Fisherman’s Wharf isn’t just for tourists, as evidenced by the priority placed by the Hyatt Fisherman’s Wharf on sprucing up its 19,000 square feet of function space during a recent renovation. The $1 million facelift, designed to reflect the 313-room hotel’s proximity to the water, includes handblown glass chandeliers, cozy fireplaces and a shimmering centerpiece fountain. A networking lounge area outfitted with power outlets for mobile devices has proved an immediate hit.
In the South of Market (SoMa) district, hotels are in change mode. If you haven’t peeked in the 404-room W San Francisco in a while, you might think you’ve landed on another planet. A dramatic renovation has transformed social spaces with an ultra-modern look inspired by the cubist shapes of the city and the soft fog that contributes to its many moods. The lobby, lounges and bars are done up in deep black, moody blues and quiet neutrals. Meeting space wasn’t touched this time around, but a chic new restaurant, Trace, takes fog as its ambient element and offers private parties the option of communal tables curtained cabana seating and other flexible arrangements.
With the economy picking up, many other San Francisco hotels have loosened the purse strings to invest in renovations and technology updates. The Mandarin Oriental, known for bird’s-eye views on the 38th to 48th floors of one of the city’s tallest buildings, made a splash with a 25th anniversary revamp that included the 40th-floor Sky Deck and a new restaurant, Brasserie S&P.
Meanwhile, Kimpton, the name that pioneered the boutique hotel concept in San Francisco, has shown its moxie yet again with renovations at two hotels, the Argonaut at Fisherman’s Wharf and Hotel Triton at the entrance to Chinatown. Look for reproduction steamer furnishings at the nautically themed Argonaut and a beatnik vibe at the Triton, where local poets, artists and musicians are invited to mingle with guests at the evening wine hour.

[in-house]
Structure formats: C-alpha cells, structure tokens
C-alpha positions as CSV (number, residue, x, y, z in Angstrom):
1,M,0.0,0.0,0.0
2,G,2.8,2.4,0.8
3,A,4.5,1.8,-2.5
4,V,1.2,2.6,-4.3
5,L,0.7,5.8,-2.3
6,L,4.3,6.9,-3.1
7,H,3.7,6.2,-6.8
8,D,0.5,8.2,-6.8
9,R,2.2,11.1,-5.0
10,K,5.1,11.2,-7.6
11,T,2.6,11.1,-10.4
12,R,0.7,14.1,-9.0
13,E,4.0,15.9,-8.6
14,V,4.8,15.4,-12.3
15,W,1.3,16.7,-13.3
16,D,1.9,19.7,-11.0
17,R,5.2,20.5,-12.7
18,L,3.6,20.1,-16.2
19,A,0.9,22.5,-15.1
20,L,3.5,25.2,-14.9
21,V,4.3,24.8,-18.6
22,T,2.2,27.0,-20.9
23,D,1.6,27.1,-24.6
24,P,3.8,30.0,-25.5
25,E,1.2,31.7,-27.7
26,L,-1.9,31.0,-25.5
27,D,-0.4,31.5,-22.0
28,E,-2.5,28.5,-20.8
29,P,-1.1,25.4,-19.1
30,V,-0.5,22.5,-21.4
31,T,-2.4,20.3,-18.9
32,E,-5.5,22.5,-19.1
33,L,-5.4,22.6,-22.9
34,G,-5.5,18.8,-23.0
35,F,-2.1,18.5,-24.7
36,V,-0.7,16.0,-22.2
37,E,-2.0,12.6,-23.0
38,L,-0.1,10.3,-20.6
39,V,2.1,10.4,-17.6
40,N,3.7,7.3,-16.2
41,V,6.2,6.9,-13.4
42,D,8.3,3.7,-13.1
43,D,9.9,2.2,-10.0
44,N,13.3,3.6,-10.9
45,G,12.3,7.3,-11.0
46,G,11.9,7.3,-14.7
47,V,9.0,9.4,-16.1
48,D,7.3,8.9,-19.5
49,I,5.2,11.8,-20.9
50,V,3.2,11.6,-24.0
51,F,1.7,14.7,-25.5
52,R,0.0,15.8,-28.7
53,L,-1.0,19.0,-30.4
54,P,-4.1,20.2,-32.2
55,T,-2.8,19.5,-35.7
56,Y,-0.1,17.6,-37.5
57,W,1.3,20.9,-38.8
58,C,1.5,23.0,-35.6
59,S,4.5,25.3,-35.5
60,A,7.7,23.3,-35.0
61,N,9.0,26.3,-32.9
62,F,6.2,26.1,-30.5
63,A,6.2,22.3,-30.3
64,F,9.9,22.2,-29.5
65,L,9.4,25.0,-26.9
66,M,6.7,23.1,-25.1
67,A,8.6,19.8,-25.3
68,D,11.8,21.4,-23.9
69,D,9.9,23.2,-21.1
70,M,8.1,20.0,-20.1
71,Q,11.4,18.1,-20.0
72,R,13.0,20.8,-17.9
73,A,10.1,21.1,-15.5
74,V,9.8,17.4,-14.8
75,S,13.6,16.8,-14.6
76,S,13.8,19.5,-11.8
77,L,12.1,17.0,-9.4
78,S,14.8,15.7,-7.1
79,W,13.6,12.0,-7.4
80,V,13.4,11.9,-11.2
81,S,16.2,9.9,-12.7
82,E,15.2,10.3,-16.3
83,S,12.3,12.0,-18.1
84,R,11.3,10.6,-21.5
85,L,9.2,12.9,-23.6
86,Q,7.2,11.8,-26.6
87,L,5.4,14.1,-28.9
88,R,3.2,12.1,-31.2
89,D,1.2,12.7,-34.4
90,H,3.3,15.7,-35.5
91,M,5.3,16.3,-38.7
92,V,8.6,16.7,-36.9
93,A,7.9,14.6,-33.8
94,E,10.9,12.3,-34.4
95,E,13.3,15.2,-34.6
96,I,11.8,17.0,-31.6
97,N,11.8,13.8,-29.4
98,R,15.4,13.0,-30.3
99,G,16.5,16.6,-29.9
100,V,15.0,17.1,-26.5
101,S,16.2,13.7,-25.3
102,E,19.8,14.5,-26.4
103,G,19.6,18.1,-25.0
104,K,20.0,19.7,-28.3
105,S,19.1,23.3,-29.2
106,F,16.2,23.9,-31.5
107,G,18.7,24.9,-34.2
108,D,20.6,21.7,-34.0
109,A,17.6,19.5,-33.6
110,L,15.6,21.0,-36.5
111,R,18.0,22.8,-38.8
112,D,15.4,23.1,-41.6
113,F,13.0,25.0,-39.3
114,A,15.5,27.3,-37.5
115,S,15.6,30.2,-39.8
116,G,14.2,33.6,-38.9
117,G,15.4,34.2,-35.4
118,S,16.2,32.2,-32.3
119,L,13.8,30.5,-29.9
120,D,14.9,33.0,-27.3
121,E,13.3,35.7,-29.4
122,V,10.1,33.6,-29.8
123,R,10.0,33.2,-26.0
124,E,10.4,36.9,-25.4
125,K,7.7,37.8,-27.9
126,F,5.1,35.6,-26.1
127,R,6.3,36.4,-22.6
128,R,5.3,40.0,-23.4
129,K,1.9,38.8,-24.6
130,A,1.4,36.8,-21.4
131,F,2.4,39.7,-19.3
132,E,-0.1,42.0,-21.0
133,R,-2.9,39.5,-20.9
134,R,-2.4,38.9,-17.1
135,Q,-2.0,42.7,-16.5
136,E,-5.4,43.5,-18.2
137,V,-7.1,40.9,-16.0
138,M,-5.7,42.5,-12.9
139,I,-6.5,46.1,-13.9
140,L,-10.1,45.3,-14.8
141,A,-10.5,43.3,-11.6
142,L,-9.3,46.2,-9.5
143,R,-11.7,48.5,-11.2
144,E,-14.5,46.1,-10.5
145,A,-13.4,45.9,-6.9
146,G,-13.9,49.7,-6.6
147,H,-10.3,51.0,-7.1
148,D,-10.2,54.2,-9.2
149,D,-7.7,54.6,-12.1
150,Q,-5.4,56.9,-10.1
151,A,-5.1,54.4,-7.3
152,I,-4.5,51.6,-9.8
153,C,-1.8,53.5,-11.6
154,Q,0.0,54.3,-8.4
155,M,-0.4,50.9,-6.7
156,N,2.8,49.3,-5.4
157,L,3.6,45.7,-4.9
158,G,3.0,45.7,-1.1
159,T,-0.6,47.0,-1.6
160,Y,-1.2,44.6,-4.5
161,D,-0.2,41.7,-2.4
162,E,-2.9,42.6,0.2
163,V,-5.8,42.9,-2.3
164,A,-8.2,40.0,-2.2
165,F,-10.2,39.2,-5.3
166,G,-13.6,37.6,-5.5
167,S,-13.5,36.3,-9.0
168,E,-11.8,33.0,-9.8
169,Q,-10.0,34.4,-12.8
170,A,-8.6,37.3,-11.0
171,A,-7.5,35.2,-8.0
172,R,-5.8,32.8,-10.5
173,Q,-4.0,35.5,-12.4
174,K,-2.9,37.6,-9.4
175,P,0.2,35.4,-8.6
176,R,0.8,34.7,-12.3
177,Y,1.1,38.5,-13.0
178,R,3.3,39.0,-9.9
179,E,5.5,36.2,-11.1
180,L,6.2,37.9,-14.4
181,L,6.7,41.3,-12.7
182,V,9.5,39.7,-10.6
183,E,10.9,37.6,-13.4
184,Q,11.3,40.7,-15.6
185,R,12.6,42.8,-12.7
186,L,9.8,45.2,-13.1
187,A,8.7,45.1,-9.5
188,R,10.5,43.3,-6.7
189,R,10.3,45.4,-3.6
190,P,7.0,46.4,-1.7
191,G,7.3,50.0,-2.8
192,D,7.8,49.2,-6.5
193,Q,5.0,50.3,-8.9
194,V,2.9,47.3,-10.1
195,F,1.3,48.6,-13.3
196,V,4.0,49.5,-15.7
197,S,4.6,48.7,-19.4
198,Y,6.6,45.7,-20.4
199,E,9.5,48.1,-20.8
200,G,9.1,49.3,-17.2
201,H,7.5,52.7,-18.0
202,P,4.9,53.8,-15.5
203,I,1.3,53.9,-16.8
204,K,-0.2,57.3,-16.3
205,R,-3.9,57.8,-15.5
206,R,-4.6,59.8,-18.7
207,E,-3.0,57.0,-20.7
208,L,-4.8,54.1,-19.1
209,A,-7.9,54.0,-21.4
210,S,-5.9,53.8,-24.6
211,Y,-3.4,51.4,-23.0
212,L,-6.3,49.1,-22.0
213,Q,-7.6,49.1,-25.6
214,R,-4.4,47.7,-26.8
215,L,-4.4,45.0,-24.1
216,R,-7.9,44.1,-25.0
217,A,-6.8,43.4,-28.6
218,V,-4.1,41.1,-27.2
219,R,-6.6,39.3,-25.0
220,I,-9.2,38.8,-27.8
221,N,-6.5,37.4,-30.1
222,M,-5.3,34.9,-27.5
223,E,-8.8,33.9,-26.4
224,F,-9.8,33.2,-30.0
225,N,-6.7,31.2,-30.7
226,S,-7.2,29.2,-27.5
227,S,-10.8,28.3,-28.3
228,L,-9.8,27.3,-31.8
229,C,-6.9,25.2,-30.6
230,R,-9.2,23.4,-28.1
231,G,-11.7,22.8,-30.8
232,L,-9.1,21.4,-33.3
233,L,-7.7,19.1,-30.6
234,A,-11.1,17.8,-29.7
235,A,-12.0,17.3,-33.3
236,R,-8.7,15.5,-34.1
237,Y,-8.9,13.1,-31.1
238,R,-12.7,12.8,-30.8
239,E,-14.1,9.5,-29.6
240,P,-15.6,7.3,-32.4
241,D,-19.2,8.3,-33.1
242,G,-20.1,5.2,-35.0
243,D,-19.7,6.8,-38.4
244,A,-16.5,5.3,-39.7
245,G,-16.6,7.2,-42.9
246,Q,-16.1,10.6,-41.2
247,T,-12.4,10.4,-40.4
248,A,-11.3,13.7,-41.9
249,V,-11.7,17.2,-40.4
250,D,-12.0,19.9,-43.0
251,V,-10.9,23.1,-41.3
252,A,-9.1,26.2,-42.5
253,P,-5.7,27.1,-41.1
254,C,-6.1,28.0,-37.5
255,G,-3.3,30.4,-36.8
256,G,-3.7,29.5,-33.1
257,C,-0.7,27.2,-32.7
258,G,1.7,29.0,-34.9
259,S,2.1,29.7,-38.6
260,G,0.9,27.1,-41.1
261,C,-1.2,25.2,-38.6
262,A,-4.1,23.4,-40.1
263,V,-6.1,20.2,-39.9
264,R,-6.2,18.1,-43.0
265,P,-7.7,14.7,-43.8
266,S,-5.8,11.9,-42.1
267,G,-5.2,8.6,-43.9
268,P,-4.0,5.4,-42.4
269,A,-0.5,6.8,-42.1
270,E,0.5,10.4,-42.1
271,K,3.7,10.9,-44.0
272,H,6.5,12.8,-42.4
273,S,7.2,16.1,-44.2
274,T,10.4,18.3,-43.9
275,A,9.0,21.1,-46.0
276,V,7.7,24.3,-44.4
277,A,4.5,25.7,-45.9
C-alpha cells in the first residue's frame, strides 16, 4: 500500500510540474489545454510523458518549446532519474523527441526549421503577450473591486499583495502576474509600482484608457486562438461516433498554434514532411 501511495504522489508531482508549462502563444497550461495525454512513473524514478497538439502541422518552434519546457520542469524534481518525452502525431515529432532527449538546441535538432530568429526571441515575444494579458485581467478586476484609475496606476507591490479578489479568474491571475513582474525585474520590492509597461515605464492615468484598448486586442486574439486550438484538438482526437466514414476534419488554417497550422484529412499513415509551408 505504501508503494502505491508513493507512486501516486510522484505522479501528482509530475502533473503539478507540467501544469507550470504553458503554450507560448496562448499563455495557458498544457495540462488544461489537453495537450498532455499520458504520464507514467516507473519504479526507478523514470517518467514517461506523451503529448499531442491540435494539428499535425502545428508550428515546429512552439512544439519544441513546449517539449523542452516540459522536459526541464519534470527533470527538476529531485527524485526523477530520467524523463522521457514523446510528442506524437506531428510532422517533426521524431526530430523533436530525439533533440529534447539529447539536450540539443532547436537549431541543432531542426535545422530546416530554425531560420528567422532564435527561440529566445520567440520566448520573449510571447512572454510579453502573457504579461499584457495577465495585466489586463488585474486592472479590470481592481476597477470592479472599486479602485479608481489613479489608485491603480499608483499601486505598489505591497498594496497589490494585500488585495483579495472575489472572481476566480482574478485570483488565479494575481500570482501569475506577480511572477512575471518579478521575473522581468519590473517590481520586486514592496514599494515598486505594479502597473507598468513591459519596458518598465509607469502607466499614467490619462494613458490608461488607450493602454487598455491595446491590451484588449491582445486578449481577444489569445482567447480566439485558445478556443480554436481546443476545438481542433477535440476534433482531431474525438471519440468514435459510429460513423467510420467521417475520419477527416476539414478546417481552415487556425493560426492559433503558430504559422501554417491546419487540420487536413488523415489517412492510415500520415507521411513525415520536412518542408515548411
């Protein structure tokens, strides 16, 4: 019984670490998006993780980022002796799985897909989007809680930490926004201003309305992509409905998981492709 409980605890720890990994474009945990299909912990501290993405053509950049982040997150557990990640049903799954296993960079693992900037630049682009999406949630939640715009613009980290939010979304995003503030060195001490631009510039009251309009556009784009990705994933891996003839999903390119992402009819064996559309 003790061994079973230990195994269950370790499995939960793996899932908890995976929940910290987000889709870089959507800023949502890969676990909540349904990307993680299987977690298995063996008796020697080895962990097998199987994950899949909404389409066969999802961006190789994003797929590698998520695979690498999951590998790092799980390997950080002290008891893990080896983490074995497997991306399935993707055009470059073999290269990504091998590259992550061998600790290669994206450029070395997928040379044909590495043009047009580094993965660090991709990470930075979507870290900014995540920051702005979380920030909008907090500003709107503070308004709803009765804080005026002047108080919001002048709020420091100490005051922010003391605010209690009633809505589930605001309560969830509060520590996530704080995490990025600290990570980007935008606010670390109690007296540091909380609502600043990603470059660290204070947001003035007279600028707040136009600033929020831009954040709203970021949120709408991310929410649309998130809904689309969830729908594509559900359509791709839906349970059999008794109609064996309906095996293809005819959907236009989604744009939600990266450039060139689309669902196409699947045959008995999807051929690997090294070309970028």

On the tech front, groups meeting at the Hyatt Regency San Francisco Airport will be pleased to learn that wireless Internet capability in meeting rooms has been expanded to accommodate up to 3,000 mobile devices at once.
New Places to Say Cheers
For planners charged with finding an exquisite dining experience for their VIP execs, there’s no finer reservation in town than at Saison, which reopened Feb. 1 in a new location at 178 Townsend (SoMa). The intimate, 18-seat restaurant, with two coveted Michelin stars, is overseen by chef Joshua Skenes and sommelier Mark Bright; it offers an 18- to 20-course menu at $248 per person, with optional wine parings for $148. Need we say that snagging a table here requires reservations far in advance?
State Bird Provisions
When Bon Appétit named State Bird Provisions 2012’s best new restaurant in the country, a predictable avalanche of business poured in, but quality never faltered. The atmosphere at this Western Addition showstopper is decidedly playful, the cuisine wonderfully adventurous and the concept nothing if not novel: Small-plate dishes are served from dim sum carts or trays that servers circulate among tables. The menu changes constantly, and chef/owners
Stuart Brioza and Nicole Krasinski, formerly of the popular Rubicon, never fail to surprise with their inventive creations. Because the restaurant is small, groups can be accommodated only with a buyout. Private events for up to 48 for a seated meal or 58 for a standing reception are available only on Sundays unless reserved more than 60 days in advance.